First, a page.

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Baseball Great Jackie Robinson’s Daughter is All About the ‘Struggle’ 50 Years Too Late

The marches did not quite stir her in the early 1960s when she was a well-to-do, upper-middle-class school girl. But she insists that she learned later that “subtle racism” still existed in her life.

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For nearly her entire life, baseball pioneer and civil rights icon Jackie Robinson’s daughter has refused to join in public remembrances of her great father on his birthday. But now, on his 100th birthday, suddenly Sharon Robinson is all about the “struggle.”

The baseball color barrier breaking player was born 100 years ago on Thursday, and to celebrate his centennial, his daughter is urging a new generation to continue fighting for equal rights.

“The fact that it’s his 100th birthday and we’re even talking about him is amazing,” Sharon Robinson gushed according to The Undefeated. “It means that after all of his work, all of the sacrifice, the joys and the hard times, he is still having an impact. That is pretty incredible,” she added.

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Sharon noted that she usually never celebrates her famous father’s birthday in public. She says that she has always felt that her dad’s birthday was a day for his family to remember him, not a day to share with the world.

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“I never wanted to do anything publicly. I wanted it to be a private thing. I needed for some pieces of him to be our day,” Sharon said.

But this year, on the centennial of her famed father’s birth, Sharon Robinson says that she wants to use the day to highlight civil rights activism.

“We have some large things we want to accomplish this year,” she said. “This year I’ll do something on his birthday and be public about it, but still in my heart, I’d like that day to be a quiet day.”

Sharon notes that civil rights marchers on TV brought the cause to the forefront in the American mind and led to the 1964 Civil Rights Act which brought on a new age of equal rights. And she hopes that her father’s 100th birthday can also help the cause.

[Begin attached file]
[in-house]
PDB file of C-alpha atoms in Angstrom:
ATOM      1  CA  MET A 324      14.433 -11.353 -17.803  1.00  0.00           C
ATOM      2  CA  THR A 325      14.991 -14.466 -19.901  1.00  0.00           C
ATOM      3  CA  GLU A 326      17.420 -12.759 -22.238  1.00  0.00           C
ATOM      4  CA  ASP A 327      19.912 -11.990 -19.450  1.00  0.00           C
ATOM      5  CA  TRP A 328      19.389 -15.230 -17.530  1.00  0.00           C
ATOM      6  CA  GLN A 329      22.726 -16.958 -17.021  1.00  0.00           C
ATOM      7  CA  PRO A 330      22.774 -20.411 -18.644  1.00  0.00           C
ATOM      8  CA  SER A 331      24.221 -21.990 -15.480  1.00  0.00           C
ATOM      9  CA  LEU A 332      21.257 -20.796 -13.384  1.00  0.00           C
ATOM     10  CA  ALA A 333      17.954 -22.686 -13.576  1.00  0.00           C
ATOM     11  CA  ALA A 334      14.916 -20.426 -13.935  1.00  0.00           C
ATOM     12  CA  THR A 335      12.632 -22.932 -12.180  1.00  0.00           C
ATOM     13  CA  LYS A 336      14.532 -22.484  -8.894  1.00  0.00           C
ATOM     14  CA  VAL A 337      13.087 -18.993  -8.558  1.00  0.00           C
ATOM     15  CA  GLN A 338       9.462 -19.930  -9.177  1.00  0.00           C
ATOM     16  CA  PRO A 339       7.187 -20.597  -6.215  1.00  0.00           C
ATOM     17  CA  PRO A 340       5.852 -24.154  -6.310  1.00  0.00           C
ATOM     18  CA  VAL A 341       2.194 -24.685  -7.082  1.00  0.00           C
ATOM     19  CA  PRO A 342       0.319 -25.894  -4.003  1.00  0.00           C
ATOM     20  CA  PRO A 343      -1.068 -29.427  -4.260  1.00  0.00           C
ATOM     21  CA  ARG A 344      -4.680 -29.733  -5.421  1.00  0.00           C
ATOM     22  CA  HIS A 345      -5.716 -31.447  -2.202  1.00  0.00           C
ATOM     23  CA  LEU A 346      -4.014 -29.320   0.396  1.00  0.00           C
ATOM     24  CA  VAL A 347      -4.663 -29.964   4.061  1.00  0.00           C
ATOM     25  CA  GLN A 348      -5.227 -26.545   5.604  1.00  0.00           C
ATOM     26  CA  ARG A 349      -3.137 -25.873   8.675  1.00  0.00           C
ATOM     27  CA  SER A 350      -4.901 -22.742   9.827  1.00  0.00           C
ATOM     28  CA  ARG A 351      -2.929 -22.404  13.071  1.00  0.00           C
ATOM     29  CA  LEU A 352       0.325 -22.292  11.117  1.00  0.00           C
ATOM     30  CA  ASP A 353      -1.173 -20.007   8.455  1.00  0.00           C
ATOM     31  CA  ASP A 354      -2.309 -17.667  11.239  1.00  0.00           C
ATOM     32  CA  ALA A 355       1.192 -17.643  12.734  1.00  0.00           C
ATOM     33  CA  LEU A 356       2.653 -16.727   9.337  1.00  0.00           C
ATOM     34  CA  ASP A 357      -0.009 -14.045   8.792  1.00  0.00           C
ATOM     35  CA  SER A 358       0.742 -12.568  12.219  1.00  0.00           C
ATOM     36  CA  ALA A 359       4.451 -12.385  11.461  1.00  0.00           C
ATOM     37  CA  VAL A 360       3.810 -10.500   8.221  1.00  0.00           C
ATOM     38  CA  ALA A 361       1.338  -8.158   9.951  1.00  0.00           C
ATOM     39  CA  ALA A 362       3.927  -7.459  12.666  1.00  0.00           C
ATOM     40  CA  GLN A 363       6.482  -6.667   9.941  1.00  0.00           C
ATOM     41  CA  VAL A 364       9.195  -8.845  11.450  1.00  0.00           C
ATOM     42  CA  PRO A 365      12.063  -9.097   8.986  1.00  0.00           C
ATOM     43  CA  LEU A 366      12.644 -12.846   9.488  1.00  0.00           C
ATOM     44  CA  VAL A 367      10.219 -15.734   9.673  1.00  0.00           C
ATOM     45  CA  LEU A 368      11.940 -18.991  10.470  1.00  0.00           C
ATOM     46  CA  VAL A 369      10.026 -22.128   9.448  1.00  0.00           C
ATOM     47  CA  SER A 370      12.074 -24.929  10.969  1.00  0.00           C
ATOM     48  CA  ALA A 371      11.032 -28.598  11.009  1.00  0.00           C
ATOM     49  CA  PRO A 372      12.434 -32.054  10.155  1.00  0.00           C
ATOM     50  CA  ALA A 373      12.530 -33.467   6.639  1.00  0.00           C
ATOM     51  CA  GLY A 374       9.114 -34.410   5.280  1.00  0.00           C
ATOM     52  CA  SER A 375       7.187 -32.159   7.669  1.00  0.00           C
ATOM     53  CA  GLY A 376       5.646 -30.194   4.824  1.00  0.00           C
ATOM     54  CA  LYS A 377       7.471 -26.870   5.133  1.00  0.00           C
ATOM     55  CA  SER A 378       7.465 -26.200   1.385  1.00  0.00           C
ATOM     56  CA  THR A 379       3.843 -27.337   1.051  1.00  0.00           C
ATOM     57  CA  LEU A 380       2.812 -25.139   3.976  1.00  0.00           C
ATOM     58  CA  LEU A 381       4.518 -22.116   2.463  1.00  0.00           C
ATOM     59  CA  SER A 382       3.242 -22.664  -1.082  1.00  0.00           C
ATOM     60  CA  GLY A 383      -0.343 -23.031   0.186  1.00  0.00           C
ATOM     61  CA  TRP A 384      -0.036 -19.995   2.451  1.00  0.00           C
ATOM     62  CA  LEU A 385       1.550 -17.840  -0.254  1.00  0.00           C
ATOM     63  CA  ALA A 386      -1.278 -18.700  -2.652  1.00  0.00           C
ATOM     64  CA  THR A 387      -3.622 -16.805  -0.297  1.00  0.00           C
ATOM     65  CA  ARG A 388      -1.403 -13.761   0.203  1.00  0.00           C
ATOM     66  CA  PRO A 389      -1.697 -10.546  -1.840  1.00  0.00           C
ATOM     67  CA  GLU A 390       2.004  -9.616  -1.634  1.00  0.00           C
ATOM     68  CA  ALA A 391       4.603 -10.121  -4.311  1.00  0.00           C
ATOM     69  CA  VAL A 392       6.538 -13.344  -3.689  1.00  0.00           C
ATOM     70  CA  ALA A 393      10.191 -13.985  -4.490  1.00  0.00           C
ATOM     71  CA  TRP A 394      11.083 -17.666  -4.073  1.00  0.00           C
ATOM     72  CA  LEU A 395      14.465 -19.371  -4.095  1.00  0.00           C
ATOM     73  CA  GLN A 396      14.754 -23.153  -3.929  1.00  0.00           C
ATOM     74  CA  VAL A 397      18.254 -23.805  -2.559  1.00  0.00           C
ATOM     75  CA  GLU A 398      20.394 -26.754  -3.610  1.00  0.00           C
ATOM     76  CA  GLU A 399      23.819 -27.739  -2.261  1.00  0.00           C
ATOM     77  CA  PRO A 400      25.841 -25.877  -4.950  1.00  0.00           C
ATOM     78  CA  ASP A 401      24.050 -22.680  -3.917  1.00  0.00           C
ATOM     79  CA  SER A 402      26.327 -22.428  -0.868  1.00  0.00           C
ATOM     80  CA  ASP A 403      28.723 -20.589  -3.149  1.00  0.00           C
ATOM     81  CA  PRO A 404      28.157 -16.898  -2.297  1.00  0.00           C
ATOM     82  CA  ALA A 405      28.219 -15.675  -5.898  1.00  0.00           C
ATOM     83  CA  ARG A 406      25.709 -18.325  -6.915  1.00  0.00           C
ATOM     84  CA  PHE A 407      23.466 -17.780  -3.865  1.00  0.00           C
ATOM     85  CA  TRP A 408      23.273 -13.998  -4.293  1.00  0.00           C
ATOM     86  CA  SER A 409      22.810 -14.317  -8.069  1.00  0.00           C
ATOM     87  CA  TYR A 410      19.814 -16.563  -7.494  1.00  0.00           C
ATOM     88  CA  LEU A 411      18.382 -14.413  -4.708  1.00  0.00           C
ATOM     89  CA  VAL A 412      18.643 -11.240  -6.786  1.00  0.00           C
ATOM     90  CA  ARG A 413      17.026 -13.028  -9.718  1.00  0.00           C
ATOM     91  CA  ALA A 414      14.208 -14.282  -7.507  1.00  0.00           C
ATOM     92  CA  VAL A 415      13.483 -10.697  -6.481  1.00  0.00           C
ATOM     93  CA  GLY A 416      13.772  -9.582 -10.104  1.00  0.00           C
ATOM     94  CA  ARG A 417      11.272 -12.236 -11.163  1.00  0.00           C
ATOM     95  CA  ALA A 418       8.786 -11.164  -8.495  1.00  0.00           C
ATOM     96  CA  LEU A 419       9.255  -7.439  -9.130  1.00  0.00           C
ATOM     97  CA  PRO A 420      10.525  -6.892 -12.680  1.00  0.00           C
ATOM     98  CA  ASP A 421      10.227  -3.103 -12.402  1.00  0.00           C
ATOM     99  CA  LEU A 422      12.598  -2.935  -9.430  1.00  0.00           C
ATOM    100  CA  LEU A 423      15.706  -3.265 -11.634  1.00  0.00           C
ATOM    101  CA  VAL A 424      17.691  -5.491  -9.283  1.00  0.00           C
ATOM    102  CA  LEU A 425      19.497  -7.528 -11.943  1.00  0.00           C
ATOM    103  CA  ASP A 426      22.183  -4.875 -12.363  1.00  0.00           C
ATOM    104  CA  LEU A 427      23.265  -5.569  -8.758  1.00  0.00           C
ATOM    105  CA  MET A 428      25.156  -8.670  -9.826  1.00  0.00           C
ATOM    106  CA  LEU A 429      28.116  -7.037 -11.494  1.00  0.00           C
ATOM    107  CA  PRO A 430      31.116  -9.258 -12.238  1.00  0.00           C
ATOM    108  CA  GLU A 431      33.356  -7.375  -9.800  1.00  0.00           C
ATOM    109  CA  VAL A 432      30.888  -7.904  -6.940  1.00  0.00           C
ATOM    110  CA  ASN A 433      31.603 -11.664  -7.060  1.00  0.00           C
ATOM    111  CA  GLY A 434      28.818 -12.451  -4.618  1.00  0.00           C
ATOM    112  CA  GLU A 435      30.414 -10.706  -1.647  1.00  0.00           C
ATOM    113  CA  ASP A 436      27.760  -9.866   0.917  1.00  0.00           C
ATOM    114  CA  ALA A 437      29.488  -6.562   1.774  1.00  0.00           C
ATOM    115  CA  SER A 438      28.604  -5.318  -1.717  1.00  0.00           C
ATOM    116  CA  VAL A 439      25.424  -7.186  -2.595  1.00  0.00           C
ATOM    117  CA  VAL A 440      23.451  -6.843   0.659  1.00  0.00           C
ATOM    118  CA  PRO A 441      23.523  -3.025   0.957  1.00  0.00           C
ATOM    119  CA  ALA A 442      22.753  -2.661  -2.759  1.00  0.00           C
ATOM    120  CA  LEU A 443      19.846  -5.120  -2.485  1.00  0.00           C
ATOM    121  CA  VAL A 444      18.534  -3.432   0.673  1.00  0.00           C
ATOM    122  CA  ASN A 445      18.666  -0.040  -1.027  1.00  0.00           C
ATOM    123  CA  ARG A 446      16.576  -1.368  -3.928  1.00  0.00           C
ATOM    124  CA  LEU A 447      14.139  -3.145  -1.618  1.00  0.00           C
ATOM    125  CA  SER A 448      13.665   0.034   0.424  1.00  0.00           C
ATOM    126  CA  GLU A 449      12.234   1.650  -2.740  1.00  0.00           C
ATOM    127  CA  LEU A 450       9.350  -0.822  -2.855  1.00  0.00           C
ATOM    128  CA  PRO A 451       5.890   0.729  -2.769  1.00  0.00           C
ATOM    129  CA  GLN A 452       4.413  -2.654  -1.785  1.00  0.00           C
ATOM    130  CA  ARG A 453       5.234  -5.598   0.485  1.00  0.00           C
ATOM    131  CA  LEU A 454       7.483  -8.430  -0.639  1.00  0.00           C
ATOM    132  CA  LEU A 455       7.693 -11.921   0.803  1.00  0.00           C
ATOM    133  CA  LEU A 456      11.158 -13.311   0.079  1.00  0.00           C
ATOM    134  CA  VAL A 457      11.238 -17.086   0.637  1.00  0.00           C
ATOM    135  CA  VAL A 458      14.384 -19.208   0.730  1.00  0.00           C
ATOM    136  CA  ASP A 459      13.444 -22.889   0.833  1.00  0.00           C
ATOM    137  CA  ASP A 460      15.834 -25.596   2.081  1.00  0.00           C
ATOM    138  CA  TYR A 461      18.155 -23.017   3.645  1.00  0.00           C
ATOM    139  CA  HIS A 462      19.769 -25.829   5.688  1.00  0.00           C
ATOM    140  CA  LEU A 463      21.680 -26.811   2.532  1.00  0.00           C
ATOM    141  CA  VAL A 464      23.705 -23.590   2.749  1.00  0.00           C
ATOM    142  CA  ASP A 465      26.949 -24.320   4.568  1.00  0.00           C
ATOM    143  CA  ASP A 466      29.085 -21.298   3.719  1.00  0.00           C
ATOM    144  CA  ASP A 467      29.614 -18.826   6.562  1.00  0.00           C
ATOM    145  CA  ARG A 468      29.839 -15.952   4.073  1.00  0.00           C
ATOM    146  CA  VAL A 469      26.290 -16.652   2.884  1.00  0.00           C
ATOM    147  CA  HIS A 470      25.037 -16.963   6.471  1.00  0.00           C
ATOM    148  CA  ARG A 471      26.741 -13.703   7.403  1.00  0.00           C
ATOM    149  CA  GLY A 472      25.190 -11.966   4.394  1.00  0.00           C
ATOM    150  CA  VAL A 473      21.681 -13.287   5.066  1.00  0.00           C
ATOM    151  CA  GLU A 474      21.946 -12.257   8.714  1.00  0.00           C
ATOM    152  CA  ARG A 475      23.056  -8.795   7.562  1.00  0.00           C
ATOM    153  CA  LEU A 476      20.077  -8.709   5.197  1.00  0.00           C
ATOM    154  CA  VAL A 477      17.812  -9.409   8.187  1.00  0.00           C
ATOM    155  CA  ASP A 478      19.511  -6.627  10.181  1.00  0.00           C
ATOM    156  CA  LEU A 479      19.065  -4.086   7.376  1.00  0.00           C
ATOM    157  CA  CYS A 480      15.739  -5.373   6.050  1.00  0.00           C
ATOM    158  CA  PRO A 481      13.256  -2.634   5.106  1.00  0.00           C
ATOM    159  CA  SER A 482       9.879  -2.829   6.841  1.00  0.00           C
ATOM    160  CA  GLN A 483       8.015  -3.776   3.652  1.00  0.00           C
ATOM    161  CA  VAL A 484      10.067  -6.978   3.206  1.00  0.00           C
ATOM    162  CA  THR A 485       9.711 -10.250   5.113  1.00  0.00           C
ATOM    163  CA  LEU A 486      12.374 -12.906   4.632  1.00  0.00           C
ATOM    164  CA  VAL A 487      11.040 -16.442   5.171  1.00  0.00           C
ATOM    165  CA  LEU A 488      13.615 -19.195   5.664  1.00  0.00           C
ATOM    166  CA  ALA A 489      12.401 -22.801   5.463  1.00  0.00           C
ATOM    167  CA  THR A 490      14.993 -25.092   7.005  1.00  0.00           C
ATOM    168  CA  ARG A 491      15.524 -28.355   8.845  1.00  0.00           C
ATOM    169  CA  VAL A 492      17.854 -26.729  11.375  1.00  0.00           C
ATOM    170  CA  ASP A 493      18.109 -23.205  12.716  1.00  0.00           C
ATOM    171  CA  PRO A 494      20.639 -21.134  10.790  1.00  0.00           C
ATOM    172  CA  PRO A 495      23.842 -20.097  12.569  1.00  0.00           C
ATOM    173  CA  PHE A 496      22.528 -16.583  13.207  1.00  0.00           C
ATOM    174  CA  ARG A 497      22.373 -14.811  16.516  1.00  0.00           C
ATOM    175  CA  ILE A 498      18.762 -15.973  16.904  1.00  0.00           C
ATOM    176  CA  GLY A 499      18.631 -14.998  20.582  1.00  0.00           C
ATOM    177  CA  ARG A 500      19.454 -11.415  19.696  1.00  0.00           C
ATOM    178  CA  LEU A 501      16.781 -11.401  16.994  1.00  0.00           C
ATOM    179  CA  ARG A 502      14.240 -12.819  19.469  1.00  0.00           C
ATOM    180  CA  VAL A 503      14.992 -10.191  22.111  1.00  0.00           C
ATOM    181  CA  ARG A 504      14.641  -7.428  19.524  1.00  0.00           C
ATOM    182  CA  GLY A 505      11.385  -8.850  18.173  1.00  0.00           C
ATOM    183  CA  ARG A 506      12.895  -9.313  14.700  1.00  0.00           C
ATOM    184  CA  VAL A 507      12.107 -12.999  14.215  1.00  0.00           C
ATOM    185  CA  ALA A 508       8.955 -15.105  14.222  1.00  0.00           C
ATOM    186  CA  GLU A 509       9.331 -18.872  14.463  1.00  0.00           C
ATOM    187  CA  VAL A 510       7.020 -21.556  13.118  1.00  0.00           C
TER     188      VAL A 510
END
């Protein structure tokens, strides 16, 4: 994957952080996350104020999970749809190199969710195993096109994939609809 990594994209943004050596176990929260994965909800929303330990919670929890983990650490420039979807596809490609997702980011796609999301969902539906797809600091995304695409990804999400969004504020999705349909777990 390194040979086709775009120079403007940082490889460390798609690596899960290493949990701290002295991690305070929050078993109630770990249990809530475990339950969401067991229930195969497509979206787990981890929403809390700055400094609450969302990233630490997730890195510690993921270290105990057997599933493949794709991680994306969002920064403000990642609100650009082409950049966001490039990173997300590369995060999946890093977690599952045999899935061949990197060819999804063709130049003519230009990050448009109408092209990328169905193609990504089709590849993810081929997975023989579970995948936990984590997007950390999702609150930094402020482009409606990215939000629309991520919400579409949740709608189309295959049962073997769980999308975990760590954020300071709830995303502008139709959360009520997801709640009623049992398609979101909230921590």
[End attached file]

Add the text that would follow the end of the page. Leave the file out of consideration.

Great. We know all that.

But, honey, that fight is won. There is no real racism today – at least nothing even close to what your father fought. You coming to “the struggle” 50 years after the fight was won is pretty pathetic.

Indeed, Sharon admits that the civil rights battles of the 1960s made little impression on her then. The marches did not quite stir her in the early 1960s when she was a well-to-do, upper-middle-class school girl. But she insists that she learned later that “subtle racism” still existed in her life.

“I didn’t understand that subtle racism was still racism,” Sharon said noting that neither she nor her brother really noticed racism when they were kids in a well-off Connecticut suburb. “We weren’t marching. Nobody was stopping us from going into the school. We didn’t understand how this was having an impact on who we were and our self-esteem.”

But now she says that it is time to keep the pressure leveled upon our society.

In fact, Robinson said that she thinks her father would have approved of Black Lives Matter and activist sports figures like Colin Kaepernick.

“I think he would be very supportive of activism of the athletes because that’s what he was looking for when he was traveling with the civil rights movement,” Robinson said. “He tried to get other athletes to come with him. It was only the boxers who would come.”

“He was always disappointed that more athletes didn’t join him,” she added.

Saying it is “critical” that Americans continue the struggle for equal rights, Robinson also said that the struggle is now “global.”

“For a while we celebrated diversity,” Robinson said, “but now the forces are pointing in the other direction, where diversity is not something we celebrate but build a wall to keep from getting more diverse.”

“His legacy is that the struggle continues,” Robinson concluded. “That message needs to be heard and digested more now than ever.”

What tosh. Yes, his legacy is important to remember. But this “now more than ever” stuff is tommyrot. You missed the civil rights boat, dear. You were a rich girl who had no need for “the struggle.” Live with it.

Follow Warner Todd Huston on Twitter @warnerthuston.

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